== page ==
Commercial Refrigeration – Walk-in Cooler Operation

The refrigeration cycle for medium temperature walk-in coolers is exactly the same as residential air conditioning systems. However, the operation of the physical components is slightly different.

commrefrigAll of the walk-in cooler configurations below have this in common:

  1. The compressor is energized by a potential relay.
  2. The condenser fan is wired in parallel with the compressor and runs whenever the compressor is energized.
  3. The system may or may not have a contactor to provide power to the compressor.
  4. The evaporator fan(s) run continuously circulating cool air through the cooler whether or not the compressor is running.
  5. Unlike a residential air conditioning system, mild frost may be present on the evaporator coil.
  6. Mild frost is not a concern as the evaporator fan(s) continue to run when the compressor is in the off cycle.
  7. Circulating 35 to 39°F air over the evaporator coil. This, above freezing, air will melt the frost on the coil during the off cycle.

Basic Operation of Temperature Controlled Medium Temperature Walk-in Coolers

This system is controlled by a close on rise in temperature thermostat. You will find either a mechanical type with a sensing bulb or a digital thermostat with a thermistor. Most of the walk-in coolers that require repair will be older and may have been retrofitted with a digital thermostat.

Most walk-in cooler thermostats are set to 35°F. Like residential air conditioning thermostats, as the temperature rises, the thermostat closes, applying power to the compressor which is energized by a current relay. The condenser fan is wired in parallel with the compressor and runs whenever the compressor is energized. The system may or may not have a contactor to provide power to the compressor.

As the box reaches temperature, the thermostat opens, de-energizing the compressor and condenser fan. REMEMBER – the evaporator fan(s) run continuously circulating cool air through the cooler whether or not the compressor is running.

This is called an off-cycle defrost system.

Basic Operation of Pressure Controlled Medium Temperature Walk-in Coolers

In this application, rather than controlling the cooler temperature with a thermostat, is is controlled by a low pressure cut-out switch. The low pressure cut-out switch is connected to the suction side of the compressor and is set to cut-out (or turn off the compressor) at 15-20°F below the cooler box temperature (35°F).

As the temperature in the cooler begins to rise so does the suction side pressure. Once the pressure reaches the cut-in point the pressure switch closes, applying power to the compressor

This is also an off-cycle defrost system.

Basic Operation of Automatic Pump Down Medium Temperature Walk-in Coolers

This type of system is usually found where the condensing unit is located outside and the outdoor temperatures could drop below the cooler temperature.

In this system there is both a solenoid valve and a low pressure cut-out switch. The cooling thermostat (mechanical or digital) controls a solenoid valve connected to the liquid line inside the cooler. The solenoid valve is usually located in on the back side of the evaporator.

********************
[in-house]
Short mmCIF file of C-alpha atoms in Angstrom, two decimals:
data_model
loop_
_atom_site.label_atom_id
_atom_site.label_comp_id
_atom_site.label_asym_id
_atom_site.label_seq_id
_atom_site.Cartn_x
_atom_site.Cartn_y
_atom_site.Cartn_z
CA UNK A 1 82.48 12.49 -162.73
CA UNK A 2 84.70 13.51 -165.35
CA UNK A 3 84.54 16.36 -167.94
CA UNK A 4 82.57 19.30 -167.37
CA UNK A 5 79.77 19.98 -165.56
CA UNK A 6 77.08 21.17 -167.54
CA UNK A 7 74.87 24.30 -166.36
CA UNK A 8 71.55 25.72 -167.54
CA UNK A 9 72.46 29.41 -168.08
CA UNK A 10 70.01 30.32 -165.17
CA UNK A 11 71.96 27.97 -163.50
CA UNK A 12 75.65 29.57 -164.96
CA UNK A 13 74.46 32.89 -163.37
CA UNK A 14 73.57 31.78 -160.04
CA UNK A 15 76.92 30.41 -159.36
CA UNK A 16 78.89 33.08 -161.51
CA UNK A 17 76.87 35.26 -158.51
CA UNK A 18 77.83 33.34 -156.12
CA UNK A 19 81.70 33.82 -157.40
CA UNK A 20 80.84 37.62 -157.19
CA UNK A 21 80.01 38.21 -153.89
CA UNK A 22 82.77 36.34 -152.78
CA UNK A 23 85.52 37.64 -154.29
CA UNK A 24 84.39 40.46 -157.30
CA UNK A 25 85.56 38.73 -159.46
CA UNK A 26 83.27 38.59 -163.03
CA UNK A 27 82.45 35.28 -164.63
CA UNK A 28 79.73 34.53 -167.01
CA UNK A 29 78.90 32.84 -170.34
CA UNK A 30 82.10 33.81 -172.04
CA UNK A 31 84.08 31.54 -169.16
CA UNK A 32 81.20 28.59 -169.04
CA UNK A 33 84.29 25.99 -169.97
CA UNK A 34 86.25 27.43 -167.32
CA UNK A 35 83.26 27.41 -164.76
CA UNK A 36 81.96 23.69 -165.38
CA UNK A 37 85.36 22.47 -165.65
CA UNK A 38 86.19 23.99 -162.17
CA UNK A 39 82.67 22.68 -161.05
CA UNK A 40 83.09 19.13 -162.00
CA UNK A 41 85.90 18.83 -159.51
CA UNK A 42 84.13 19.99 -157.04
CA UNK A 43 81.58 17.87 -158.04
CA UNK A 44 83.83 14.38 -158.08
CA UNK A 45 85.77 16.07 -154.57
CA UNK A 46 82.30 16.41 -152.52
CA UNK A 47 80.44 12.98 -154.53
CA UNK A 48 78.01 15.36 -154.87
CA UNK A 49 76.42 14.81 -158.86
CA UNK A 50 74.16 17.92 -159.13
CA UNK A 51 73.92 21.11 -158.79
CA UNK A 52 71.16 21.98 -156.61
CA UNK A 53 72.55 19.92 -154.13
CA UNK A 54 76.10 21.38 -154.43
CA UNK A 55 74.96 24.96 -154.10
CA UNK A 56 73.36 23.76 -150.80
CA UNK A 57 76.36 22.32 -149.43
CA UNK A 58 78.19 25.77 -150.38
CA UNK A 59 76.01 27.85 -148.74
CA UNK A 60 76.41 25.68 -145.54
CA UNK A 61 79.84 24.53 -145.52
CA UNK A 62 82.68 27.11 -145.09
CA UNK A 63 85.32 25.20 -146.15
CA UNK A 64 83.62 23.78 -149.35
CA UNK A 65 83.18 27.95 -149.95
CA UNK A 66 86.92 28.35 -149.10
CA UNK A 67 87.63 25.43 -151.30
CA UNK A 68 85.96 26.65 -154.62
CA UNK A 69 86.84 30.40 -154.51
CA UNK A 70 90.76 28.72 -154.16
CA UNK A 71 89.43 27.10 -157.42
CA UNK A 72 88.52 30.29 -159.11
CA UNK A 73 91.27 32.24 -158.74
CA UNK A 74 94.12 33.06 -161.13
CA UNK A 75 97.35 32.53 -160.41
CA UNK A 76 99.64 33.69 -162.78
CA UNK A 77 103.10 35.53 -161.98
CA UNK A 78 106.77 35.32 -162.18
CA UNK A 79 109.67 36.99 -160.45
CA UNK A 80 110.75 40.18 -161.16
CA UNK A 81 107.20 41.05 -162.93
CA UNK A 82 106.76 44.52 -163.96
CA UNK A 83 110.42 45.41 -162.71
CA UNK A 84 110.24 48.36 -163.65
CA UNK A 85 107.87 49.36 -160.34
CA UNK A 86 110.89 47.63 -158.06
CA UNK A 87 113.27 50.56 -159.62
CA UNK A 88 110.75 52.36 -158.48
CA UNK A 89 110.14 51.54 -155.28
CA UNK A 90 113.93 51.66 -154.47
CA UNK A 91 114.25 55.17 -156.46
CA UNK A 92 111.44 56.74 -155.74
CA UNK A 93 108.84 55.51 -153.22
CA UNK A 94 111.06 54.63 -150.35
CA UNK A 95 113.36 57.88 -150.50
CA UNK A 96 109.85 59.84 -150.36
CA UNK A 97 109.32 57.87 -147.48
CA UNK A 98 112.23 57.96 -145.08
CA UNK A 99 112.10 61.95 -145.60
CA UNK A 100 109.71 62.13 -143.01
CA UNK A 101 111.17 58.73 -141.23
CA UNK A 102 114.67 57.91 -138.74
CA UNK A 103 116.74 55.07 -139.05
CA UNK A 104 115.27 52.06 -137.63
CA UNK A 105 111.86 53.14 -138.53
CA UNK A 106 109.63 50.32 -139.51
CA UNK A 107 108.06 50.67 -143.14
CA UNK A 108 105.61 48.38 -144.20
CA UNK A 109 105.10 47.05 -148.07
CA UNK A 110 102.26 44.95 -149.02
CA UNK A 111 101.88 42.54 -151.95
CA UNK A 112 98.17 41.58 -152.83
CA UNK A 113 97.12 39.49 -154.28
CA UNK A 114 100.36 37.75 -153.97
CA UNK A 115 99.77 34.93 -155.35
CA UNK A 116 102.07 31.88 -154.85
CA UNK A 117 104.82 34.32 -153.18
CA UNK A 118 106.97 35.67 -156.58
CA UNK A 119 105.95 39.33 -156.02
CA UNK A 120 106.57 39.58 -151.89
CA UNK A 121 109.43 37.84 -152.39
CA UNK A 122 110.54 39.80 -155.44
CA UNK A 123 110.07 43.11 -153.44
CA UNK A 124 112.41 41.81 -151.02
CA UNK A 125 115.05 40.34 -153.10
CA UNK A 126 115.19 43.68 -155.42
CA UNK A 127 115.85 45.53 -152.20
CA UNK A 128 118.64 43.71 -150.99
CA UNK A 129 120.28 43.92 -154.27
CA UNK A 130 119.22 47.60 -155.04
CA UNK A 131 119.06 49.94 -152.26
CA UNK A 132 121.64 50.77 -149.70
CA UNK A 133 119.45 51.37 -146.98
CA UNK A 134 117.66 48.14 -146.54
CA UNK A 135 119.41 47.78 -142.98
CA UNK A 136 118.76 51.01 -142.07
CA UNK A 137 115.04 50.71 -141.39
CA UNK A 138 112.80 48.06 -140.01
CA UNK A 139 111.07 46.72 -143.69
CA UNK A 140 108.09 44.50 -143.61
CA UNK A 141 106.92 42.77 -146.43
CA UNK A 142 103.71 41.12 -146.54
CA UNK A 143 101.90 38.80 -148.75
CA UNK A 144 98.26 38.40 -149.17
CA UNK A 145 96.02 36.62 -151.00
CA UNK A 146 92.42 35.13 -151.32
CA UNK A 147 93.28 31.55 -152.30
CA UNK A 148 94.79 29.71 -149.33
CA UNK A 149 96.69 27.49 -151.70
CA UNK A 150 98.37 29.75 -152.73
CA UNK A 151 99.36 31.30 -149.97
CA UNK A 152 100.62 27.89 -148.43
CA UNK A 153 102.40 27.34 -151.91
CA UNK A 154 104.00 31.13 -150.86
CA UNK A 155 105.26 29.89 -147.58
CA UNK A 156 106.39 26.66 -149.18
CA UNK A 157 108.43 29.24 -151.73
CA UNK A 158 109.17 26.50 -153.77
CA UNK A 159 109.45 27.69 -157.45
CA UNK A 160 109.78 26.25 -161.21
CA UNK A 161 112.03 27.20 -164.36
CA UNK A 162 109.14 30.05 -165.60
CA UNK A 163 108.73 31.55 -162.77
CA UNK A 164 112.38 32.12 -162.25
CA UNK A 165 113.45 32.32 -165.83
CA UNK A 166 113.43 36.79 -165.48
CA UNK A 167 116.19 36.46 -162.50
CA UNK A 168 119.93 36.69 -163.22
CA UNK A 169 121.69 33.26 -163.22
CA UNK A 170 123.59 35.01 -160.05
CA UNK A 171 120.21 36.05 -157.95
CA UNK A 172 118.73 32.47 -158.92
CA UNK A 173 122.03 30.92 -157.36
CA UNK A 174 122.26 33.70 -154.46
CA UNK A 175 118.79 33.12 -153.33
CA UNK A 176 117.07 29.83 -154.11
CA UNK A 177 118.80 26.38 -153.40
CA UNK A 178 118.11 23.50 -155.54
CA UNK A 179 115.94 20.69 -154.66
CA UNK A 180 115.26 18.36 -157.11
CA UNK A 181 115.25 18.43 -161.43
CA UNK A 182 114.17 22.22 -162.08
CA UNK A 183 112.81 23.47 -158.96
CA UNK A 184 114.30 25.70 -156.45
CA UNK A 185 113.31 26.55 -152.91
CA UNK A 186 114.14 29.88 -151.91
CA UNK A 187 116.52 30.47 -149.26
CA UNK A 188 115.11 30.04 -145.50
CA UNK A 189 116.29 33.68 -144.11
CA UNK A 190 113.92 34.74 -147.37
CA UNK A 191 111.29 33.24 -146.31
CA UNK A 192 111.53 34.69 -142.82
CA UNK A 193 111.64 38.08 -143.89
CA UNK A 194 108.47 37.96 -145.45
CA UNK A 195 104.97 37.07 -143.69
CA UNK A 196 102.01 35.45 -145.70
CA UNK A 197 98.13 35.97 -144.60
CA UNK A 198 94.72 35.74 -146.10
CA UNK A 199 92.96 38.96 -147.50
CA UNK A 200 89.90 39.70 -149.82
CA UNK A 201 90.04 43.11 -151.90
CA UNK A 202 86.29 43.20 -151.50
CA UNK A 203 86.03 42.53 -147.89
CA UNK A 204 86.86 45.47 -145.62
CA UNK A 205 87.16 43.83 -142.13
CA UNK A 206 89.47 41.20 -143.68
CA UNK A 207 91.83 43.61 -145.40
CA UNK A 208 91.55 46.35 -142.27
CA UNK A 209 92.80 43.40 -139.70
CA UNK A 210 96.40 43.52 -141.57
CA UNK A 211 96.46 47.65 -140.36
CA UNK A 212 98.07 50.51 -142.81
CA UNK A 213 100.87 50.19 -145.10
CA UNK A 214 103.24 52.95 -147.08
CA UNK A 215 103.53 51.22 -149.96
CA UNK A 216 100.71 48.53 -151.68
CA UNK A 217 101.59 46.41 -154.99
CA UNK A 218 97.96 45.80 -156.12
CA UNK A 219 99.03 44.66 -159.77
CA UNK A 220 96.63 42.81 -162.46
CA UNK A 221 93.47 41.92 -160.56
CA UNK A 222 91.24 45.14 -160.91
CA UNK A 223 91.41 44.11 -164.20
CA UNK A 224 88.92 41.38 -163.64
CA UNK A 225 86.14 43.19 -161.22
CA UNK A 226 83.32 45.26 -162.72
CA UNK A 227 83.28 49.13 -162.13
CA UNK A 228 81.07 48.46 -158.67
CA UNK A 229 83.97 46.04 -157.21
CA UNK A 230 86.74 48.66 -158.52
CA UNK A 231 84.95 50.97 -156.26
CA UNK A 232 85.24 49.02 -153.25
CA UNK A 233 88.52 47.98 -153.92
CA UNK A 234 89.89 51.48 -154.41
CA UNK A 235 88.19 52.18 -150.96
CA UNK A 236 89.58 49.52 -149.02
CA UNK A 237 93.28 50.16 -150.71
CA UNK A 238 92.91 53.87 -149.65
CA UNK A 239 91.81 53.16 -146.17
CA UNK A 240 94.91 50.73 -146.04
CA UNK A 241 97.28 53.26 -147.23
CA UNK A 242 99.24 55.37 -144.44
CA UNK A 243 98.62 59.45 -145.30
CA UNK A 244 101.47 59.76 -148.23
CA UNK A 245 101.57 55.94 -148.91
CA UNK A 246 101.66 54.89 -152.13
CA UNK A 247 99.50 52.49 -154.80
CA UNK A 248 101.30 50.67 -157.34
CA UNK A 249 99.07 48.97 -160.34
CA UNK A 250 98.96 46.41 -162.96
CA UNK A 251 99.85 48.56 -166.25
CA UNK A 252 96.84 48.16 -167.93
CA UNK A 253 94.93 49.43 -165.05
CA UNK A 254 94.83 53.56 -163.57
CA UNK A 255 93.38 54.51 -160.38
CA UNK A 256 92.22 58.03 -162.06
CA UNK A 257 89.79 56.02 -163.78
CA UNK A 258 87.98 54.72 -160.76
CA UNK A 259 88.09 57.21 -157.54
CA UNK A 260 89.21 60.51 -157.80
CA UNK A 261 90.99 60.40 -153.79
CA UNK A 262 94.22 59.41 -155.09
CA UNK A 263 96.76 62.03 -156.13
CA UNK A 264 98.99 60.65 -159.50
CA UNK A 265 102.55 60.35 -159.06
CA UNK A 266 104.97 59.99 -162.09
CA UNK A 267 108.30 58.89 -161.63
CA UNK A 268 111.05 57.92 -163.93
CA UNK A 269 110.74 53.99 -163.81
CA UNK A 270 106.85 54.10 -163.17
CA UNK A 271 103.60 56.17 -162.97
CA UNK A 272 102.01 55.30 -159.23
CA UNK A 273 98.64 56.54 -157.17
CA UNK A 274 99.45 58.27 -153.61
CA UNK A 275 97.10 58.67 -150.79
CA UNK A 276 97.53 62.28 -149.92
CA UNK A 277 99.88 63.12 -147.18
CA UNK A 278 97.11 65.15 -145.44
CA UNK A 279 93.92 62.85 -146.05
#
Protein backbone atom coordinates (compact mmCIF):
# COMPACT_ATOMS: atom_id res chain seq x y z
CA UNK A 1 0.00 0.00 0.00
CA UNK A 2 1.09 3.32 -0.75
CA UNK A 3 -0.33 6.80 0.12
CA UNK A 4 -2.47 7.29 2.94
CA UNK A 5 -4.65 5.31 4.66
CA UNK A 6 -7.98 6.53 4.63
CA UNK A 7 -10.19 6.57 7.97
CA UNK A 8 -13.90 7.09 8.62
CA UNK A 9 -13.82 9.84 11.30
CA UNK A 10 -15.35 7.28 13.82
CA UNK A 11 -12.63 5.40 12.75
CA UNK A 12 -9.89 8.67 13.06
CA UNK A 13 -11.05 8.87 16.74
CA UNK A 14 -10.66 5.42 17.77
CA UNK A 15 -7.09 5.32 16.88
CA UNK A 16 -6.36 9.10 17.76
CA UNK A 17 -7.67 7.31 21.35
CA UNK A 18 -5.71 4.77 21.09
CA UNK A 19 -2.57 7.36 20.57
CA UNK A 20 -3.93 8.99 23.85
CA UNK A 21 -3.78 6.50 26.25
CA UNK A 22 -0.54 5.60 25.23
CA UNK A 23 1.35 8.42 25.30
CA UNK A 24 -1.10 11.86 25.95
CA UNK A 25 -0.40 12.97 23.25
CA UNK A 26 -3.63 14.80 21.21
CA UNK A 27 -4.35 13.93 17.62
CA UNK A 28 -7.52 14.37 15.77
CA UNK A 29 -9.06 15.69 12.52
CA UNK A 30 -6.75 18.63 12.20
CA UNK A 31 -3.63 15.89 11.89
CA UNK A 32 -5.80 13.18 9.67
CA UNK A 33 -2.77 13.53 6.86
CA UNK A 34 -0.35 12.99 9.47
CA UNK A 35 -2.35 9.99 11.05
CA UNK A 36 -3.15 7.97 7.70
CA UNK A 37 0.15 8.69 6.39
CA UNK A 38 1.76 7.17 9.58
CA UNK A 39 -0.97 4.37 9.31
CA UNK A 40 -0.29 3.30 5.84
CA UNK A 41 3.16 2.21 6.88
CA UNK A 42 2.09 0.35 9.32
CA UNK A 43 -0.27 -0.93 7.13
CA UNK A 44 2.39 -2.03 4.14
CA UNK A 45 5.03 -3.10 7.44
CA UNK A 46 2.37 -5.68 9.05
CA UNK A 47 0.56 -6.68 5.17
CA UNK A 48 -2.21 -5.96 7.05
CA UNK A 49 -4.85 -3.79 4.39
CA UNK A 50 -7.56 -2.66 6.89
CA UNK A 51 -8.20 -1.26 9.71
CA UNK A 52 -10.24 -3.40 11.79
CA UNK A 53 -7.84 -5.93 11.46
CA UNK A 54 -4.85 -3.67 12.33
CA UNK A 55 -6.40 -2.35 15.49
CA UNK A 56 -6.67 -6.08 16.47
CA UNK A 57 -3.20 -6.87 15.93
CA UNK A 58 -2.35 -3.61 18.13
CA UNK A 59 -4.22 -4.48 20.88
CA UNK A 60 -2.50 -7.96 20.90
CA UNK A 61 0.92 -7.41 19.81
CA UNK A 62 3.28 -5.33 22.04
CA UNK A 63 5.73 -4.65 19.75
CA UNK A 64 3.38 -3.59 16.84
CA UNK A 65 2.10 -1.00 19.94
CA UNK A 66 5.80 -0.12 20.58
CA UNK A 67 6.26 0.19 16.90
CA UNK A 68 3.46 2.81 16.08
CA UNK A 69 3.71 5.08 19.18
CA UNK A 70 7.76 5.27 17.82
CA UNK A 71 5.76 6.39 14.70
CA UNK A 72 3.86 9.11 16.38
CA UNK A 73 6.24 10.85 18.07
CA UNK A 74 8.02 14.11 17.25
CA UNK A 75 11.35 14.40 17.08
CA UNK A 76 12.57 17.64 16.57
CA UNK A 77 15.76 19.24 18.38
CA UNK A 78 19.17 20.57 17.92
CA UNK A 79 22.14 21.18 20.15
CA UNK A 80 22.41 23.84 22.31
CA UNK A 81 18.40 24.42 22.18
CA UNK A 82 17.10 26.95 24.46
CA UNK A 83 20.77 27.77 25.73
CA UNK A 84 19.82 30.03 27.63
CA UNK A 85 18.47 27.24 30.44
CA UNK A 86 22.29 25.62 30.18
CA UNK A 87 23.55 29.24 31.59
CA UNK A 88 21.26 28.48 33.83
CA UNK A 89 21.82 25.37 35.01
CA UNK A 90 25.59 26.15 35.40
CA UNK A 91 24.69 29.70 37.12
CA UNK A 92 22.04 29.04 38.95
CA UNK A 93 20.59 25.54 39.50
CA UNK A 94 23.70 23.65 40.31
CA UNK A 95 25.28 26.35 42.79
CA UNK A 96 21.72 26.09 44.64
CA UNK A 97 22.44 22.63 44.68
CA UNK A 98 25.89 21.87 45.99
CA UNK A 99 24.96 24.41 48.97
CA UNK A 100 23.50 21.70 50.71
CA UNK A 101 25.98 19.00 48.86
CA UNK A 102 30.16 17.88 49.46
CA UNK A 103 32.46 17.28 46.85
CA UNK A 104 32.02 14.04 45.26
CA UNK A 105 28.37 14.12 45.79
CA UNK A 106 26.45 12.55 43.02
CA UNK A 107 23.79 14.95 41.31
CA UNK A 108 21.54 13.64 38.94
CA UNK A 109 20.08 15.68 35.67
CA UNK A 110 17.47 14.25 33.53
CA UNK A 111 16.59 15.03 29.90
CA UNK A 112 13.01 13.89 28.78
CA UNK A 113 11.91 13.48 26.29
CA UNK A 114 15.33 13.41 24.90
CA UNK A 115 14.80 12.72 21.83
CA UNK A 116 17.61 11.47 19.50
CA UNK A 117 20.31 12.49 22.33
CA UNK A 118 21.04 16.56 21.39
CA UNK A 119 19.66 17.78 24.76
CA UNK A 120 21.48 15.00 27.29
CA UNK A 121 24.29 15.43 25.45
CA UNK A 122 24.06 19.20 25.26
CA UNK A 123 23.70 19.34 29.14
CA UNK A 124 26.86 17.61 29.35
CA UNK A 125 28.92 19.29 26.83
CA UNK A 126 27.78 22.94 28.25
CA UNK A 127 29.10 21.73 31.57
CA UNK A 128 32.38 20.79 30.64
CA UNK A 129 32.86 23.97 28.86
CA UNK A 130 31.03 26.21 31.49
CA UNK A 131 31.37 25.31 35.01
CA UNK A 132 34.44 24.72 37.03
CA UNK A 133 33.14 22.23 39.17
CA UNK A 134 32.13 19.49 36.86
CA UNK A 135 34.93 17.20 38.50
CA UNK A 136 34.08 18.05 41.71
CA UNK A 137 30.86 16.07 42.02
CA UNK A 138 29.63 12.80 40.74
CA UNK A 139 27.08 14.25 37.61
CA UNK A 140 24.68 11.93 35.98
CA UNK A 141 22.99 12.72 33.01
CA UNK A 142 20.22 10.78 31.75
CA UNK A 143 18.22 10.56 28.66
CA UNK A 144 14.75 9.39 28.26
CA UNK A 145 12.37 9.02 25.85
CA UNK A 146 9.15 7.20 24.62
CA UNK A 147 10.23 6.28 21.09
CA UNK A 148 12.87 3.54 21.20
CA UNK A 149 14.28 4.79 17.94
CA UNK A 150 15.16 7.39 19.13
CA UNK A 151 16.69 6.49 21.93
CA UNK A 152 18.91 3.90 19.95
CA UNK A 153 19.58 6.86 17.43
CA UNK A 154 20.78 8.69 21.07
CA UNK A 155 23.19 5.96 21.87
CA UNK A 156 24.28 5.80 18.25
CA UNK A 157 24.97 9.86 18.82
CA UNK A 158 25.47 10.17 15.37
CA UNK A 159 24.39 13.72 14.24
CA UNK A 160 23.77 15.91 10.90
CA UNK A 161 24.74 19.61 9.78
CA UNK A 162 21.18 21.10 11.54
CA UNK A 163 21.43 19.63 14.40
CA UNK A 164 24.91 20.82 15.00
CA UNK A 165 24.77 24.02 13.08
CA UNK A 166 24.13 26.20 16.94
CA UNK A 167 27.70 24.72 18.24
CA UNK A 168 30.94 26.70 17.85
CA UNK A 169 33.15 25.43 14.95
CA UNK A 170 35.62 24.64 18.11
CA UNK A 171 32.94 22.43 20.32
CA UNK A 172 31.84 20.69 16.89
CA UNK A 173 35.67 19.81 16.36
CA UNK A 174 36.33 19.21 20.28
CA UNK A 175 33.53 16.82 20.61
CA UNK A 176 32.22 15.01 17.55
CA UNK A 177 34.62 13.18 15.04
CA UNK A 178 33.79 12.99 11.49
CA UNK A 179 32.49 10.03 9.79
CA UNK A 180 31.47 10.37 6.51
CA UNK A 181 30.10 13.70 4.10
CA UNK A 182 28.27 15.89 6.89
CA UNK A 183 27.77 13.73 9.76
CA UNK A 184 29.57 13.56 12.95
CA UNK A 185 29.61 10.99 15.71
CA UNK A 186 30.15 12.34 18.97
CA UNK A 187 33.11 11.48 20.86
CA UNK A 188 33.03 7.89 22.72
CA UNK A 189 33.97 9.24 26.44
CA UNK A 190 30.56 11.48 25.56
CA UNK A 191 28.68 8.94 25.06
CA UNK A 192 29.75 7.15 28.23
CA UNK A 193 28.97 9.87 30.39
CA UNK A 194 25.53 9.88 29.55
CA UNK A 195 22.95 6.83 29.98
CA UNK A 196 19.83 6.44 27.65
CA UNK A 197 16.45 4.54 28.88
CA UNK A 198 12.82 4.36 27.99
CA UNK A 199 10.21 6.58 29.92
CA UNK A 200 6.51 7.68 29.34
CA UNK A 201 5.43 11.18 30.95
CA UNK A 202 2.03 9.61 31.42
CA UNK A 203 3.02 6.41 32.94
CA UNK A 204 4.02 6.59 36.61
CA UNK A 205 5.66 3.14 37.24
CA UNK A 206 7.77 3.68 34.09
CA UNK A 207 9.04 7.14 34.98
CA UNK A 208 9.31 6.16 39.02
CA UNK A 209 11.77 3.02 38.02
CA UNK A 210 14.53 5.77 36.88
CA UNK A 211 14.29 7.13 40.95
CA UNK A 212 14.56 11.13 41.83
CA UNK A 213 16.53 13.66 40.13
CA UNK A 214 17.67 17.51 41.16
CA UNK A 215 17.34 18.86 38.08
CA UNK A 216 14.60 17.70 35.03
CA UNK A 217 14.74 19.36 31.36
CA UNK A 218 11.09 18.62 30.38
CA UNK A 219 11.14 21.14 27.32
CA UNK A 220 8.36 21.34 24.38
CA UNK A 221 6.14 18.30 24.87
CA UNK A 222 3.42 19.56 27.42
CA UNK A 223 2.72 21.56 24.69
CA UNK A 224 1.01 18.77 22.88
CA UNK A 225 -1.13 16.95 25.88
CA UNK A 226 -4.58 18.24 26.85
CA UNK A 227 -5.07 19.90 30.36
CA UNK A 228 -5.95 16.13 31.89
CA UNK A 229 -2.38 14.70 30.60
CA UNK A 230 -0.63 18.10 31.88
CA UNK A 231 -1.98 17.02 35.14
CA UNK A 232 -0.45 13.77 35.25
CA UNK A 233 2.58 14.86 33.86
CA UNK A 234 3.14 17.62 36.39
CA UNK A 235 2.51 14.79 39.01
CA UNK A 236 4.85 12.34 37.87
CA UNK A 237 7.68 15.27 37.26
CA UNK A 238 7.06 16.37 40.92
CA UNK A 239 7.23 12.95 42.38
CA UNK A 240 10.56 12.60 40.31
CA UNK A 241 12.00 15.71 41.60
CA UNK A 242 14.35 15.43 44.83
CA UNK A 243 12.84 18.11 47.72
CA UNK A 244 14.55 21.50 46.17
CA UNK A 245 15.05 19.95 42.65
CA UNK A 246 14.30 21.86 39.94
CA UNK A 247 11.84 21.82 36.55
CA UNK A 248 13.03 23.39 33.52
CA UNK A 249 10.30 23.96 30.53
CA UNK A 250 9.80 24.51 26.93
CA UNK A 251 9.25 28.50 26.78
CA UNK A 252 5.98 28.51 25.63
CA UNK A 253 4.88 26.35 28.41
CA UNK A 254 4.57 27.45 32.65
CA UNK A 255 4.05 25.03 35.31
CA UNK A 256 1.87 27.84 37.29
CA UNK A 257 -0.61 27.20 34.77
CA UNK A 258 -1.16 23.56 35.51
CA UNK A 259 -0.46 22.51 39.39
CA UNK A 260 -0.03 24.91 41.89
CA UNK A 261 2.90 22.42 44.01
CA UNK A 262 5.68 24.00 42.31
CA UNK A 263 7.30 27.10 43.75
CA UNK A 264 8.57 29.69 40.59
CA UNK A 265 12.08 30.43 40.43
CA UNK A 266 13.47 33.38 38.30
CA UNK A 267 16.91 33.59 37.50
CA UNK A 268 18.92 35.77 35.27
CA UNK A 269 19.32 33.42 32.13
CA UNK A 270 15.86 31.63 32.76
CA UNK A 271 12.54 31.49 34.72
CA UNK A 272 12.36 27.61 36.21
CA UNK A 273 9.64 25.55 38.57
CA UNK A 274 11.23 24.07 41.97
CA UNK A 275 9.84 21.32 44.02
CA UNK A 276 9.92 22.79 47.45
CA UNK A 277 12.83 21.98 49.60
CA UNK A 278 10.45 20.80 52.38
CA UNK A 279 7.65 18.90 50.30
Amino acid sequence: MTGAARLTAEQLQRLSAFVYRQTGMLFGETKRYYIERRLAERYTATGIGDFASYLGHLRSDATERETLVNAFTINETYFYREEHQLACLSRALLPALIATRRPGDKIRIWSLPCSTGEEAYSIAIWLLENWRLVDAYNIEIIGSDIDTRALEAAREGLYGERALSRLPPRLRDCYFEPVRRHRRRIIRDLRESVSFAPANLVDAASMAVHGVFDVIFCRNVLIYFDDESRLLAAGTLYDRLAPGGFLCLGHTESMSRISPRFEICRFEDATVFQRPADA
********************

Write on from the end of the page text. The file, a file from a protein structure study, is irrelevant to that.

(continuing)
The low pressure cut-out switch is used to energize and de-energize the compressor.

The thermostat is set to de-energize power to the liquid line solenoid at 35°F cooler temperature. When the solenoid is de-energized, it stops the flow of liquid refrigerant to the expansion valve and the evaporator coil.

The compressor will continue to run pulling the refrigerant out of evaporator coil, suction line, and part of the liquid line. All of the refrigerant is pumped into and stored in the condenser and receiver. The compressor will continue to run, pulling refrigerant out of the cooler until the suction pressure reaches the low pressure cut-out switch setting which is usually set at 2 psig.

Once the cut-out pressure is reached the low pressure cut-out switch de-energizes the compressor. The evaporator fan(s) run continuously circulating cool air throughout the cooler.

During the off cycle, the cooler temperature will gradually increase to the cut-in temperature of the thermostat (usually 38-39°F). When the thermostat closes it energizes the liquid line solenoid. This releases the stored refrigerant into the expansion valve, coil, and suction line. Once the suction line pressure reaches the cut-in temperature of the low pressure cut-out switch, the compressor will start and the cooling cycle will begin.

This is called an off-cycle defrost system with an automatic pump down cycle.

 

About The Author

Ron Walker

After retiring from the U.S. Marines and achieving his B.S. degree, Ron Walker entered the HVAC field. He has been an HVAC technician, service manager, and business owner. Working as a service manager, he spent many years training HVAC technicians to be more technically competent and really understand their trade. His passion for teaching and helping others resulted in the creation of HVAC Training Solutions, LLC.